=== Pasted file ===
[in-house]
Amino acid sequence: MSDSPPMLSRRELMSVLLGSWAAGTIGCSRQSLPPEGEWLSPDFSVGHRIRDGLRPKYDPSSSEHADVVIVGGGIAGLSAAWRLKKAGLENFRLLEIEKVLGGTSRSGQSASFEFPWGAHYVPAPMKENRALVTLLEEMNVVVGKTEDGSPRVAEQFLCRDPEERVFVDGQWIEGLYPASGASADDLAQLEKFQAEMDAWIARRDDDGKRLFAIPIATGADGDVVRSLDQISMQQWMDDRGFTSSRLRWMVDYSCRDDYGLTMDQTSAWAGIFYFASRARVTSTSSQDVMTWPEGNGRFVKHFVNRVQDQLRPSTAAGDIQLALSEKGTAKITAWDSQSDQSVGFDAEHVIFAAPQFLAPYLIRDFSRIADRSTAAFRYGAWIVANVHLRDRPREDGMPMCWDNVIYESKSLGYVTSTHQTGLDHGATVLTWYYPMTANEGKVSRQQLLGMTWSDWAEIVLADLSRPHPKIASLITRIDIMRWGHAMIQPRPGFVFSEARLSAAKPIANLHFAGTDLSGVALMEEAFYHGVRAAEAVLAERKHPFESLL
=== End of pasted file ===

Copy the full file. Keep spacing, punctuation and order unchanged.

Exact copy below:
[in-house]
Amino acid sequence: MSDSPPMLSRRELMSVLLGSWAAGTIGCSRQSLPPEGEWLSPDFSVGHRIRDGLRPKYDPSSSEHADVVIVGGGIAGLSAAWRLKKAGLENFRLLEIEKVLGGTSRSGQSASFEFPWGAHYVPAPMKENRALVTLLEEMNVVVGKTEDGSPRVAEQFLCRDPEERVFVDGQWIEGLYPASGASADDLAQLEKFQAEMDAWIARRDDDGKRLFAIPIATGADGDVVRSLDQISMQQWMDDRGFTSSRLRWMVDYSCRDDYGLTMDQTSAWAGIFYFASRARVTSTSSQDVMTWPEGNGRFVKHFVNRVQDQLRPSTAAGDIQLALSEKGTAKITAWDSQSDQSVGFDAEHVIFAAPQFLAPYLIRDFSRIADRSTAAFRYGAWIVANVHLRDRPREDGMPMCWDNVIYESKSLGYVTSTHQTGLDHGATVLTWYYPMTANEGKVSRQQLLGMTWSDWAEIVLADLSRPHPKIASLITRIDIMRWGHAMIQPRPGFVFSEARLSAAKPIANLHFAGTDLSGVALMEEAFYHGVRAAEAVLAERKHPFESLL